Rat cancer models
There has been a long history of using rats to study cancer. Although the technology for creating genetically modified mice matured before the same techniques were available for rats, increasingly the same strategies are being used to manipulate the rat genome for cancer research. In addition, methods developed specifically by the rat community are also generating excellent models.
Genetic modifications using retrotransposon mutagenesis technology is in wide use, and the transposon-mediated Sleeping Beauty strategy is also being employed. As rat embryonic stem cell technology matures, manipulations to parallel the range of possibilities that have been available for mice will increasingly yield exciting and useful rat models.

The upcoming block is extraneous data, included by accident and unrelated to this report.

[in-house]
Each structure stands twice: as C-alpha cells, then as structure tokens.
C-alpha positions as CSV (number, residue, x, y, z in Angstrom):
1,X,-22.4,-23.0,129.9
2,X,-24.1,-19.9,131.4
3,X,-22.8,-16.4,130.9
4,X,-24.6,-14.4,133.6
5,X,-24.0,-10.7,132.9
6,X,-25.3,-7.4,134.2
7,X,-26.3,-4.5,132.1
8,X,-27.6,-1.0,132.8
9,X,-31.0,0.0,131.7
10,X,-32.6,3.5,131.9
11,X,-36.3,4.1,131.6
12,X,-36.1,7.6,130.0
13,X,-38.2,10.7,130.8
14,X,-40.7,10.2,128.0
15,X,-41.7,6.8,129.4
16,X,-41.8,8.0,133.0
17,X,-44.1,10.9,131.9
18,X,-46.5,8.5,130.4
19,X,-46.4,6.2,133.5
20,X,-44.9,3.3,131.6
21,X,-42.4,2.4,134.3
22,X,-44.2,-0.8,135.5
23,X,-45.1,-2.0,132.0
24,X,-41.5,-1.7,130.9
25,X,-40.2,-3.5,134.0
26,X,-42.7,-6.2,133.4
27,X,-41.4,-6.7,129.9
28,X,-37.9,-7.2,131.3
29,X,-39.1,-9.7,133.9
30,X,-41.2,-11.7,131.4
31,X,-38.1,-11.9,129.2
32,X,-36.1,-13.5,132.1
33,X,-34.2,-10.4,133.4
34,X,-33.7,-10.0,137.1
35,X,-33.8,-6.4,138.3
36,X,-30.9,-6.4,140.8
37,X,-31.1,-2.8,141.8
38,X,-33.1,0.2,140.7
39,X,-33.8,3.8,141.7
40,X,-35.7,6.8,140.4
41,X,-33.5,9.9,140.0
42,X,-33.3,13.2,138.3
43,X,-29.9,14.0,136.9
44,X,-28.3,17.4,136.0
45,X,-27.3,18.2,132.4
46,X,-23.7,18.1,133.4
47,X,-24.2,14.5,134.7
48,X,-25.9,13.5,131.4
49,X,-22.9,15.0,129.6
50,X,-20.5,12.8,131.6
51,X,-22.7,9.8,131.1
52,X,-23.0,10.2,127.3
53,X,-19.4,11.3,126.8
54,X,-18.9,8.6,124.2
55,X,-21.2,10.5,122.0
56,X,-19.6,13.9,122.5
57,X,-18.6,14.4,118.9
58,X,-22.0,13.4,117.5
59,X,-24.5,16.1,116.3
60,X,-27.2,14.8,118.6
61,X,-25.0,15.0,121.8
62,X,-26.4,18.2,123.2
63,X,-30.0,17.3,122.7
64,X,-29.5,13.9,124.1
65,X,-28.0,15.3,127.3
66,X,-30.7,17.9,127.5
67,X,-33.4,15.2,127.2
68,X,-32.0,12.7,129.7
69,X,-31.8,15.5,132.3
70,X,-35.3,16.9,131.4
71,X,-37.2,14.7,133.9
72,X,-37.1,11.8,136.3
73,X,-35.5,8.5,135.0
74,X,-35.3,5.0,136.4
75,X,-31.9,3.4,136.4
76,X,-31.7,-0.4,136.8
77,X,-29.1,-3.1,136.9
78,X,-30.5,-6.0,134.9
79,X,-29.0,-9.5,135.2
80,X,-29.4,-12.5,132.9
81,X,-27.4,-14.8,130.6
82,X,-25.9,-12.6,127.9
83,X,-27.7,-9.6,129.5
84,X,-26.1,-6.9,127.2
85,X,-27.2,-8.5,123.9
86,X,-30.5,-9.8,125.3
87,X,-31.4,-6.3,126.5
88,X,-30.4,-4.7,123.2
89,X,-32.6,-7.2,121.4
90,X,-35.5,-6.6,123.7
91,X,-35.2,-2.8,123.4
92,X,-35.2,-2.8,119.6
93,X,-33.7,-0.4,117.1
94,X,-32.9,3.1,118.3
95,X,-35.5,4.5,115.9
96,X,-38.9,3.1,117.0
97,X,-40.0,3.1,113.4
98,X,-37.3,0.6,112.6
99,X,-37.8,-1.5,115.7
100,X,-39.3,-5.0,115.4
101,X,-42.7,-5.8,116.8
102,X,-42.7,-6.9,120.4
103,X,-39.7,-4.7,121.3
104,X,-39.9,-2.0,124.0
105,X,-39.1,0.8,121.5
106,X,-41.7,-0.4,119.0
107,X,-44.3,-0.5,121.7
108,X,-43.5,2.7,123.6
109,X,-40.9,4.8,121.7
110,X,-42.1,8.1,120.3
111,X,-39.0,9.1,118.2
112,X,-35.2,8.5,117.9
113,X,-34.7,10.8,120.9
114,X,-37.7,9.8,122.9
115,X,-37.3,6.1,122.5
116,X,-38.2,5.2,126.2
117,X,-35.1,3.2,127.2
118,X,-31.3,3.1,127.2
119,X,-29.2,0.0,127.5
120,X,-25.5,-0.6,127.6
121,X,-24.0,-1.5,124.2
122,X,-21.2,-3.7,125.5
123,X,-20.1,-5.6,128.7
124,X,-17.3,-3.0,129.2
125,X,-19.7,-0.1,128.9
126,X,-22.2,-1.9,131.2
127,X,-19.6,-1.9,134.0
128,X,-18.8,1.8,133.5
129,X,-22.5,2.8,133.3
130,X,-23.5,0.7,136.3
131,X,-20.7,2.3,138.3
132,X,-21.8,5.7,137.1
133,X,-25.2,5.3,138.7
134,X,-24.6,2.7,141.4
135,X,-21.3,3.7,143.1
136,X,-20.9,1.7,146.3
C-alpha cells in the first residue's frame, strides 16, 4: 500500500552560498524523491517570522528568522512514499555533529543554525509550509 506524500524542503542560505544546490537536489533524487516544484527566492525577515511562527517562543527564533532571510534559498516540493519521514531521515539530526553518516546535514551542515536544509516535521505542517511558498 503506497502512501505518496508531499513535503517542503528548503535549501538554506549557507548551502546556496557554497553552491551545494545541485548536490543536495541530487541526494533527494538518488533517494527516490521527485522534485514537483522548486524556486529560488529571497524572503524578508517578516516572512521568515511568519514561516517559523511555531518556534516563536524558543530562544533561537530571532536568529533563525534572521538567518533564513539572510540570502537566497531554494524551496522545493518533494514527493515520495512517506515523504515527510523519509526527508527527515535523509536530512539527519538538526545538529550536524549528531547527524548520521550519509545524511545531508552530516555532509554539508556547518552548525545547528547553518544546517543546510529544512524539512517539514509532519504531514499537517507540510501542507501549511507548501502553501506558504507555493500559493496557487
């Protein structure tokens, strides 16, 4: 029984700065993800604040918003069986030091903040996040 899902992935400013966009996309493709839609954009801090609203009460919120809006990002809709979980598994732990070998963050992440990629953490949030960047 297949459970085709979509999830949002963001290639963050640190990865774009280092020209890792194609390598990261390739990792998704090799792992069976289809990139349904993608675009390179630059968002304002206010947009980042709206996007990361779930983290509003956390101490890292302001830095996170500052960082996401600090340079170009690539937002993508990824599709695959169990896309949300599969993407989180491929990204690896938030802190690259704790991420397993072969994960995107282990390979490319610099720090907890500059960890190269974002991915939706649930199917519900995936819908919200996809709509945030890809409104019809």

Transplants of cells or tissues also provide a means of understanding tumor biology. Early use of these types of models in rat was pursued more than a century ago. Syngenic transplants of rat tumors in rats, xenogenic transplants of human tumors into rodents, and other types of cross-species investigations are valuable strategies. There are both benefits and drawbacks to these techniques, and the techniques and methodologies continue to be refined.
Many strains of inbred rats are also available for the study of cancer biology. Some strains have been established that may characteristically develop cancers in certain tissues or developmental stages, others are used as a defined background for exposure to carcinogenic agents.
Many existing models would provide a suitable foundation to study the onset of cancer, aspects of tumor biology, or therapeutic interventions. To find these useful models, explore the section about Acquiring Models. If the research directions demand development of new models of this nature, examine the links at the left to consider various strategies and tools.